Counting backward from 100 on an operating table, Kevin Molino waited for the gas to take him under. Darkness closed in around the Trinidad and Tobago winger. “It was a tough time,” he told FIFA.com, not knowing if he would ever play again after rupturing thick anchors of ligament in his knee. The prognosis was not good and, at 25, he was facing the end of a career that had barely begun.
“Being down and having to pick myself back up wasn’t new to me,” Molino said after ten months of gruelling rehab and now back on the pitch for Major League Soccer side Orlando City SC. “I come from a tough background. I learned early that, in life, nothing’s easy.”
The pain and self-doubt of getting back to fitness, when Molino says he “worked harder than ever,” was nothing compared to the anguish of losing two brothers on the mean streets of west Trinidad, for what he calls “being in the wrong place at the wrong time.” It was nothing compared to the pain of his mother leaving the family when he was just a 12-year-old boy, skinny as a rail.
On his road to recovery, the game was a light at the end of the tunnel, the same way it was when Molino was a boy. Football was the escape, a deliverance from something dark and dangerous.
“When we was boys we played in the streets, right out on the concrete,” he said about his formative days kicking around until the sun went down over his neighbourhood of Carenage. “There’s a lot of wrong paths you can go down in a place like Trinidad and I was lucky to find a way. I learned to love the game on those streets.”
Skinny as he was, Molino stood out. He had pace and quickness, creativity on the ball. When he was a teenager local pro side San Juan Jabloteh snapped him up and by 2011, when he was just 20, he had moved to sunny Florida to sign for Orlando City in the third tier of the American professional system. There, he flourished, becoming a fan favourite. He set an all-time scoring record for the league and, when Orlando City announced it would be joining MLS in 2015, he was the club’s first signing, even before Brazilian demi-god Kaka. Molino had found his way off the hard pavement of his old life. But when he heard that snap in his knee early in his first MLS term, his dreams turned to ash.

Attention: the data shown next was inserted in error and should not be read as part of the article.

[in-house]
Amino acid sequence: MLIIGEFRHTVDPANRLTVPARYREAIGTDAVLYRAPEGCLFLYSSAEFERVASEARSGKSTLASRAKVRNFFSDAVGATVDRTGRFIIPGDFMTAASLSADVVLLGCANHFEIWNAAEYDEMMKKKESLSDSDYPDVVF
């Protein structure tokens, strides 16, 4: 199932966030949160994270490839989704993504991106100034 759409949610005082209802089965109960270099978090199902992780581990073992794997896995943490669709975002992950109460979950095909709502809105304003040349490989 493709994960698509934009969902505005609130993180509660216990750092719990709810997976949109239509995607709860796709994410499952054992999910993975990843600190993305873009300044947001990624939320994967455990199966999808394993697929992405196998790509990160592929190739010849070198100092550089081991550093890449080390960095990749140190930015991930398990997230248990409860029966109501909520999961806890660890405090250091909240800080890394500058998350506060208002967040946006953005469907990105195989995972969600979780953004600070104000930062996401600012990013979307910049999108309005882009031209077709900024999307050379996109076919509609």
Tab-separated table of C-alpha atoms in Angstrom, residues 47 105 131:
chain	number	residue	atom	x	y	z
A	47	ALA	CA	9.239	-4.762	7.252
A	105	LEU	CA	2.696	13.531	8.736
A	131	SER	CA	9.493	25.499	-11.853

His team-mates all pitched in, and when Molino speaks of them it is with genuine emotion. You get the sense he really means it when he calls them family. “Kaka is a huge superstar, who’s done everything in the game,” he said of his team-mate in the Orlando midfield, one of the biggest stars in world football and a UEFA Champions League and FIFA World Cup™ winner. “But what I noticed most about him was what a good person he is, and how he was there for me when I was down.”
Orlando coach Jason Kreis calls 26-year-old Molino “the most humble player I've ever worked with,” and since coming back from his injury, he’s been better than ever. In the 13 games when Molino has scored or assisted, the team has never lost. A predator in the box, he excels at cleaning up scraps in the penalty area. He is held in great esteem by Orlando City fans and the MolinoMania hash-tag has gone viral more than once.
Soca Warrior stand-out
Molino’s return to top form is also being felt on the international stage, where he is a member of another footballing 'family': the Trinidad and Tobago national team. In 32 caps, he has scored 13 times and is looking forward to a pair of crucial qualifiers this September. With ten points from four games, the Soca Warriors are three points ahead of USA in their CONCACAF semi-final qualifying group for Russia 2018. They are looking like a good bet to reach the final Hexagonal.
“We’re not taking any game lightly,” he said, referring to the 2 September contest against bottom side Guatemala at home in Port of Spain, which Trinidad are expected to win. After that, a date with USA looms on the road in central Florida, not far from Molino’s home. That game does not have him worried either. “We need to go to USA and show them who we are. We need to push them back and score early. There’s no doubt in my mind that we should win that game and that we can win this group.”
Molino calls the current Trinidad and Tobago side the best since the famous one that reached the country’s only World Cup in 2006. He remembers those heady days well as a young boy. “It was a party all day every day in ’06,” he said with a laugh. But without big stars like Dwight Yorke and his all-time favourite Russell Latapy, Molino again points to the family component as this side’s main strength. “The most important thing is that we come together as a family,” he said, his voice stern and serious and using the full weight of the word. “That’s the secret. With that, the sky’s the limit.”